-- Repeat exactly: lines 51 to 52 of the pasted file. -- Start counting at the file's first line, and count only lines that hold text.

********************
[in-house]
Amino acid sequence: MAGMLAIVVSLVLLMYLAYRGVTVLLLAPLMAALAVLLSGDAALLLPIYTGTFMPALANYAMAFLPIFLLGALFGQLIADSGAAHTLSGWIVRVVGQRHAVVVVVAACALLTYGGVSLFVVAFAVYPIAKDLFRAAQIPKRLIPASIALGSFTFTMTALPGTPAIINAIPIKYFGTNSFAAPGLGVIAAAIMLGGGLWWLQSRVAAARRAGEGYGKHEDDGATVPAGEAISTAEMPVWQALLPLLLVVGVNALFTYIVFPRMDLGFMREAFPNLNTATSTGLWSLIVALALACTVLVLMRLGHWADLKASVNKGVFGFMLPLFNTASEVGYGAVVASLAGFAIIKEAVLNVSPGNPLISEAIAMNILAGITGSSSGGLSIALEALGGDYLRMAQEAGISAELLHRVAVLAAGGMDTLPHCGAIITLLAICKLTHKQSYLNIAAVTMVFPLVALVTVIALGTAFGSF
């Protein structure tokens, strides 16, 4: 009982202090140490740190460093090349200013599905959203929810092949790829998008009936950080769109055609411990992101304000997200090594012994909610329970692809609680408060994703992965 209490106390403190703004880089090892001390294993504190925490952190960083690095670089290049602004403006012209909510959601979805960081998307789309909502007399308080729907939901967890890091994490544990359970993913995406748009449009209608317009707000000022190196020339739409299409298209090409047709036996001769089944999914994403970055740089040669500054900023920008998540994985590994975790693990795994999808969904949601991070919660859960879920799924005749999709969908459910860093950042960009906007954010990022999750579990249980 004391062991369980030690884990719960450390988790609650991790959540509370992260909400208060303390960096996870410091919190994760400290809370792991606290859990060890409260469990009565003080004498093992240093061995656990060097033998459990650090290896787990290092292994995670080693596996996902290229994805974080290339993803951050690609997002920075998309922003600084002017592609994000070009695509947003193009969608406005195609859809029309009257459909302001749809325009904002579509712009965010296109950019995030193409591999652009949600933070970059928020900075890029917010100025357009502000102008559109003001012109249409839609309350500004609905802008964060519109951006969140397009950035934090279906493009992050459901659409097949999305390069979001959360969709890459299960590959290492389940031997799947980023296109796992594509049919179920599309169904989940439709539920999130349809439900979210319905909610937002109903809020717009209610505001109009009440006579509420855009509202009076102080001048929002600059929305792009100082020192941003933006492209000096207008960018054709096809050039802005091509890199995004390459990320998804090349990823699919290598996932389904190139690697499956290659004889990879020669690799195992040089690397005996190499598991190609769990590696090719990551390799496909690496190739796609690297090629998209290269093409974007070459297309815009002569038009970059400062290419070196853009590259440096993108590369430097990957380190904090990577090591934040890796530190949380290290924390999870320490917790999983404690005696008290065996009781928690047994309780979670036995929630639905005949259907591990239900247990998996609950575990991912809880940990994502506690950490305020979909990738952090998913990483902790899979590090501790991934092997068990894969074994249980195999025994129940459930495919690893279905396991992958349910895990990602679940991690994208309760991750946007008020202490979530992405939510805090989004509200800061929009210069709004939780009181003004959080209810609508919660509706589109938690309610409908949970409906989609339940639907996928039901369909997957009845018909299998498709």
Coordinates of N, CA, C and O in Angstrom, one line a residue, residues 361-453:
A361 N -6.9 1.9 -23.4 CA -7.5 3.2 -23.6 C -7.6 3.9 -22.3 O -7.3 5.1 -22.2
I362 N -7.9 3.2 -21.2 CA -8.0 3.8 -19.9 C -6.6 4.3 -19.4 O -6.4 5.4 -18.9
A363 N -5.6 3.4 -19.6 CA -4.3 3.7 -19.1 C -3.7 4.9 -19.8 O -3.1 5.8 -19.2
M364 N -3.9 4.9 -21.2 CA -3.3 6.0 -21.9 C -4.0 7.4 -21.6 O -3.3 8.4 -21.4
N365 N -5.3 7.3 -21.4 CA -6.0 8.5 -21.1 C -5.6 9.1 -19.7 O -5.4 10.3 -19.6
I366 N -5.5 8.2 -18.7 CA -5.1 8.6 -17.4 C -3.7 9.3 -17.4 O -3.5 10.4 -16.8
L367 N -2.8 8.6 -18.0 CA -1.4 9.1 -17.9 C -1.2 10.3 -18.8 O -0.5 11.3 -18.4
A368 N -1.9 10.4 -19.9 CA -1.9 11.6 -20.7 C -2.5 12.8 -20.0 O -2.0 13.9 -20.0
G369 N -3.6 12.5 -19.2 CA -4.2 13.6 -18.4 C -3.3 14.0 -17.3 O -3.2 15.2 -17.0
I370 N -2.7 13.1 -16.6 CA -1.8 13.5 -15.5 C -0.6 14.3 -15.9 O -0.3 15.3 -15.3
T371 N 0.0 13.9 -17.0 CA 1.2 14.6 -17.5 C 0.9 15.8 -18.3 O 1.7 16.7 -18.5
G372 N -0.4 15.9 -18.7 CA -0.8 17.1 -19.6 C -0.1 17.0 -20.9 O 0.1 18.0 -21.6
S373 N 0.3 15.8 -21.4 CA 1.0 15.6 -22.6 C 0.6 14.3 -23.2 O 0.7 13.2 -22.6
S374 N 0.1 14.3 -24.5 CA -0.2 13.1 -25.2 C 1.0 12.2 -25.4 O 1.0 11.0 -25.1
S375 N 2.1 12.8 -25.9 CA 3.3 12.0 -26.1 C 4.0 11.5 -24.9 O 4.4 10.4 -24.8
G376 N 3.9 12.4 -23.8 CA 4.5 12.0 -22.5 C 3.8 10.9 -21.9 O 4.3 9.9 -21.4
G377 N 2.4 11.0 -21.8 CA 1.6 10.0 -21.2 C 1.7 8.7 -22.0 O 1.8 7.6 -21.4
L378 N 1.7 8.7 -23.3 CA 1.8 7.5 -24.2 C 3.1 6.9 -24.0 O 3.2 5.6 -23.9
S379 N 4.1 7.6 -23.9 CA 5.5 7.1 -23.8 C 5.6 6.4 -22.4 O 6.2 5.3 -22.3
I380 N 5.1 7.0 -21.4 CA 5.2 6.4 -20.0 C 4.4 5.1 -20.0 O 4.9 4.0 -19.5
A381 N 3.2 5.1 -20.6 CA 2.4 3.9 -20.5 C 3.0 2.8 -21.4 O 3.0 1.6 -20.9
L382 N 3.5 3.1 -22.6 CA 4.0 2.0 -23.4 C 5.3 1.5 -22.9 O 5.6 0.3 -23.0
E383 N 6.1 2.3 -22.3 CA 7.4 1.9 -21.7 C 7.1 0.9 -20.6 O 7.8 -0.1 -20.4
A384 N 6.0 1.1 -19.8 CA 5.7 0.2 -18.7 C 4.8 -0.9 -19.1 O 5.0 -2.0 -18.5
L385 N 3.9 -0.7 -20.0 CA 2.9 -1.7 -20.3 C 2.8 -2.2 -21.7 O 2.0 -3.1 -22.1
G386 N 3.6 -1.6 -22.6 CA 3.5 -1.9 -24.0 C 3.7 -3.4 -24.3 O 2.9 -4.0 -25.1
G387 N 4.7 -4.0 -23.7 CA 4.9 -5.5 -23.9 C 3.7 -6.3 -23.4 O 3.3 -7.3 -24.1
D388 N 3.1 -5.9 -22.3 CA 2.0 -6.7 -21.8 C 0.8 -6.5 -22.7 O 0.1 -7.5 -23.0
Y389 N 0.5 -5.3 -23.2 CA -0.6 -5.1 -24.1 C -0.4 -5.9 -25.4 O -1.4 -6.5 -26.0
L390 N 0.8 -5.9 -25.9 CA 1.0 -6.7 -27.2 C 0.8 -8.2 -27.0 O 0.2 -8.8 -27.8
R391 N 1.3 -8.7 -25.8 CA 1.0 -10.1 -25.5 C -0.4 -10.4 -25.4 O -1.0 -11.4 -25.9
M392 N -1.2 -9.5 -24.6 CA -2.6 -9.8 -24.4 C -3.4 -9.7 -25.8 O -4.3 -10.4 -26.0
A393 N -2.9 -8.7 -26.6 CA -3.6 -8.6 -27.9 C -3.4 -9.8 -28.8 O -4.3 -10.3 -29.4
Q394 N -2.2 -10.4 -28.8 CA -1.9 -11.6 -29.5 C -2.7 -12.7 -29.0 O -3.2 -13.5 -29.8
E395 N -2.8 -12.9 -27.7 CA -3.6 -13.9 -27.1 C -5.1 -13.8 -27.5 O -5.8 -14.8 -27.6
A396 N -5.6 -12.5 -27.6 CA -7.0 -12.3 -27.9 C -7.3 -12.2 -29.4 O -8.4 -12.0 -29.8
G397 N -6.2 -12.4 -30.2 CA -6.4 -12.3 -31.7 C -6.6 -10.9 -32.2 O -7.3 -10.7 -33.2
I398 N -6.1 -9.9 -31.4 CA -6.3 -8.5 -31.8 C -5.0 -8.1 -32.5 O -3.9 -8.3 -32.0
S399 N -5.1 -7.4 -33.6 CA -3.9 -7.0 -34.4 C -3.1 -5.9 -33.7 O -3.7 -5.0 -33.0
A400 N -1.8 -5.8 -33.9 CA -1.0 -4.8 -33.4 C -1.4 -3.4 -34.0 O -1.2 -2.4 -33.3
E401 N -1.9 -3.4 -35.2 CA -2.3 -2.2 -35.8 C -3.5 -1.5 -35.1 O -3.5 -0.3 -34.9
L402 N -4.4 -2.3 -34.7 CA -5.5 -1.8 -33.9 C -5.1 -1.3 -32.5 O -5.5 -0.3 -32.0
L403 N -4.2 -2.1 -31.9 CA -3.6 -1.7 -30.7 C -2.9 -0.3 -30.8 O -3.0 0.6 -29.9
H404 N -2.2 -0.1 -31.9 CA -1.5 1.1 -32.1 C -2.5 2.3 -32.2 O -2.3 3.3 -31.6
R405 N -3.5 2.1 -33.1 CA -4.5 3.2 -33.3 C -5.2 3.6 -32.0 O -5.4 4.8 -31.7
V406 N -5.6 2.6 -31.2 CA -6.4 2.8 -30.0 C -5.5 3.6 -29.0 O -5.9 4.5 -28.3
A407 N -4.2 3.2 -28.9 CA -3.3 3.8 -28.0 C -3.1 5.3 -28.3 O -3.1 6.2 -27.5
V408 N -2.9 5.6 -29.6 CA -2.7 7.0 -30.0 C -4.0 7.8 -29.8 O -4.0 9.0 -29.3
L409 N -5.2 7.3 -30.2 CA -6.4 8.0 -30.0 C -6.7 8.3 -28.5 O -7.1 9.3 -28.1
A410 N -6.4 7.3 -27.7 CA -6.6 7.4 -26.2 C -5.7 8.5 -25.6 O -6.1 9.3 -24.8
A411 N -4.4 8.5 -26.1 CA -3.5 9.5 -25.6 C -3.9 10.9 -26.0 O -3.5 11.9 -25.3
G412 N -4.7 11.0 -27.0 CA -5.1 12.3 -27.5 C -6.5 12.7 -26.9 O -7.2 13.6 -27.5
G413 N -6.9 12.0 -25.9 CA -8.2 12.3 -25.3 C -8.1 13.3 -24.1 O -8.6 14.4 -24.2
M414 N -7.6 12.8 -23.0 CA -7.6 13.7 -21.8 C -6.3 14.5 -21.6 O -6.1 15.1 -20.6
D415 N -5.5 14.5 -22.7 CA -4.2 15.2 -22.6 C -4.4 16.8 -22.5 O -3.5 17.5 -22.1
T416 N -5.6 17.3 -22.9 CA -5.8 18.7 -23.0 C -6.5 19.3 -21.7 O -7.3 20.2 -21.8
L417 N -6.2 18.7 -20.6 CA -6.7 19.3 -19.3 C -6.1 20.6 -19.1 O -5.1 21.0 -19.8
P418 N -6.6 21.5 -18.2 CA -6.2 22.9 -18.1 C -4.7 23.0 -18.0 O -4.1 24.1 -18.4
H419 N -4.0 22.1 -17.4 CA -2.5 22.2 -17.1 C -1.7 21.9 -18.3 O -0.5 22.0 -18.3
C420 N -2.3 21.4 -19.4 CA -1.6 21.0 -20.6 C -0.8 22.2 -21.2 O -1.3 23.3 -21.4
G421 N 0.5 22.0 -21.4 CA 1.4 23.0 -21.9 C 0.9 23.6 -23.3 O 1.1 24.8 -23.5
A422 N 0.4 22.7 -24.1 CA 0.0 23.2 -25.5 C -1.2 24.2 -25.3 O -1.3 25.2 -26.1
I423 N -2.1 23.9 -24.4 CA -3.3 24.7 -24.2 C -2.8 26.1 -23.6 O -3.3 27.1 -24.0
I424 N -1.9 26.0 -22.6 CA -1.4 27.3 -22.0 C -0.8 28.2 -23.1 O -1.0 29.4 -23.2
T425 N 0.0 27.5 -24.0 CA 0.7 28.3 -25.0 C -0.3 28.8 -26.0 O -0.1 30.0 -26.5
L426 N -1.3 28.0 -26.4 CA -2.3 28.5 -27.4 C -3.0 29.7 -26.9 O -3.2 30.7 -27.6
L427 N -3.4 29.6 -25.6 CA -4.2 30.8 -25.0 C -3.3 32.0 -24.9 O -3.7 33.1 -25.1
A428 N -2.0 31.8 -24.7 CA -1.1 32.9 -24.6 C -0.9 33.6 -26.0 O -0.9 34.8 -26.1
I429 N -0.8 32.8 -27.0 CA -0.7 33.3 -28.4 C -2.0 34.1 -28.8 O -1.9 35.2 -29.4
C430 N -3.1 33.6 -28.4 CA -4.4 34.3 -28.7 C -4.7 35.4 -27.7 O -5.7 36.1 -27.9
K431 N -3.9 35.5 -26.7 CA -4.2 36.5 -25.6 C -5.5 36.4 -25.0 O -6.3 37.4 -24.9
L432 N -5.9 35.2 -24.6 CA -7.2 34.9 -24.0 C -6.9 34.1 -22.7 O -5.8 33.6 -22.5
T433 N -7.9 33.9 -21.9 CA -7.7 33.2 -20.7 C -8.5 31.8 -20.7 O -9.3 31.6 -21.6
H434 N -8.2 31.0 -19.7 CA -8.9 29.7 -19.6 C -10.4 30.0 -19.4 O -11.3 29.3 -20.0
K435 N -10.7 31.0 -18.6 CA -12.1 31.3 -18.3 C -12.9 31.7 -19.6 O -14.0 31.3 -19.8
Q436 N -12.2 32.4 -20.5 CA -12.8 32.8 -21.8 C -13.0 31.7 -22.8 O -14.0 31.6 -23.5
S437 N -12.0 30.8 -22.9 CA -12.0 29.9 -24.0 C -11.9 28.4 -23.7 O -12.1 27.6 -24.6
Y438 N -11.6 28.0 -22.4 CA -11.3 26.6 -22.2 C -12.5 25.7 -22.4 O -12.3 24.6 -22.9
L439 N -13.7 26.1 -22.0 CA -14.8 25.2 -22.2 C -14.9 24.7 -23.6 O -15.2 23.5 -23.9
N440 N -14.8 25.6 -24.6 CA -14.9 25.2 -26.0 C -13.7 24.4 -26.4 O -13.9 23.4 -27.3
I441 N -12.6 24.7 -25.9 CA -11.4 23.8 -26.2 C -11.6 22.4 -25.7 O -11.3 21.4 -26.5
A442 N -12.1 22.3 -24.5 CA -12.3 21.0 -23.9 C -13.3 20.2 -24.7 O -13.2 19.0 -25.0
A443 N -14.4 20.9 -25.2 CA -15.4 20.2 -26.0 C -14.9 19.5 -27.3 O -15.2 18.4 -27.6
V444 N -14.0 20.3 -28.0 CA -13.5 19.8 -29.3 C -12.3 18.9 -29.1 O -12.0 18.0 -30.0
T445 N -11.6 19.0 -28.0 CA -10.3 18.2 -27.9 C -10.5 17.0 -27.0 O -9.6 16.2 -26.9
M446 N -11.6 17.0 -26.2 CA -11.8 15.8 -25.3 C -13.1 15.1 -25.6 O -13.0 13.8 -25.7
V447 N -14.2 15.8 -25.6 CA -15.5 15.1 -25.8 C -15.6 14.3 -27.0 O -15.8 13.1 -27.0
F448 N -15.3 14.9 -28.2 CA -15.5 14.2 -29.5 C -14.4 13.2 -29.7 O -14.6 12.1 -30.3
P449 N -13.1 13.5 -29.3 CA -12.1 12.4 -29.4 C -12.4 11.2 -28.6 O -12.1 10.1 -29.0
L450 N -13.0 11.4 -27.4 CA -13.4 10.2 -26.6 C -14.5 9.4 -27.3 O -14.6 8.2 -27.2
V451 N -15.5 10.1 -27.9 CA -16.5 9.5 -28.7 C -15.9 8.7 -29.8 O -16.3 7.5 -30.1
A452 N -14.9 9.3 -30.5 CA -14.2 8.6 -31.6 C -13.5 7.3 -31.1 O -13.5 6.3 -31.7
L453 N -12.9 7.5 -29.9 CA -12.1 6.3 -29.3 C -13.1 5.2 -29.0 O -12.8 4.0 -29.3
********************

A407 N -4.2 3.2 -28.9 CA -3.3 3.8 -28.0 C -3.1 5.3 -28.3 O -3.1 6.2 -27.5
V408 N -2.9 5.6 -29.6 CA -2.7 7.0 -30.0 C -4.0 7.8 -29.8 O -4.0 9.0 -29.3